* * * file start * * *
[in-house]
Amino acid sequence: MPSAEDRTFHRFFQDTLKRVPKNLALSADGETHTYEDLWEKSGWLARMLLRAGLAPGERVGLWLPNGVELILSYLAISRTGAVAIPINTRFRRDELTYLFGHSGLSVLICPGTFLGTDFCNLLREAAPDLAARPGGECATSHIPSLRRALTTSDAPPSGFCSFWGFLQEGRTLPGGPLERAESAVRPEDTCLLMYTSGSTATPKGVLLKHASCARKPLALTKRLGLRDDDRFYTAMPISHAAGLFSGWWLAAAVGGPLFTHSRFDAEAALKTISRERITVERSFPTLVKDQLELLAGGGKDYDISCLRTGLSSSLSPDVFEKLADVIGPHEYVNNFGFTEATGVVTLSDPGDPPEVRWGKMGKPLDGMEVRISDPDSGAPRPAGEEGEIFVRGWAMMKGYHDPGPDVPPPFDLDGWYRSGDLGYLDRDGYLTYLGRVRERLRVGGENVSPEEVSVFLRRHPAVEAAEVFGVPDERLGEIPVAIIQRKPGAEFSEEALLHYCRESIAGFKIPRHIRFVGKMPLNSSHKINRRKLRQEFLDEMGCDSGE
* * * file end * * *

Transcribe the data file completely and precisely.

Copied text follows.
[in-house]
Amino acid sequence: MPSAEDRTFHRFFQDTLKRVPKNLALSADGETHTYEDLWEKSGWLARMLLRAGLAPGERVGLWLPNGVELILSYLAISRTGAVAIPINTRFRRDELTYLFGHSGLSVLICPGTFLGTDFCNLLREAAPDLAARPGGECATSHIPSLRRALTTSDAPPSGFCSFWGFLQEGRTLPGGPLERAESAVRPEDTCLLMYTSGSTATPKGVLLKHASCARKPLALTKRLGLRDDDRFYTAMPISHAAGLFSGWWLAAAVGGPLFTHSRFDAEAALKTISRERITVERSFPTLVKDQLELLAGGGKDYDISCLRTGLSSSLSPDVFEKLADVIGPHEYVNNFGFTEATGVVTLSDPGDPPEVRWGKMGKPLDGMEVRISDPDSGAPRPAGEEGEIFVRGWAMMKGYHDPGPDVPPPFDLDGWYRSGDLGYLDRDGYLTYLGRVRERLRVGGENVSPEEVSVFLRRHPAVEAAEVFGVPDERLGEIPVAIIQRKPGAEFSEEALLHYCRESIAGFKIPRHIRFVGKMPLNSSHKINRRKLRQEFLDEMGCDSGE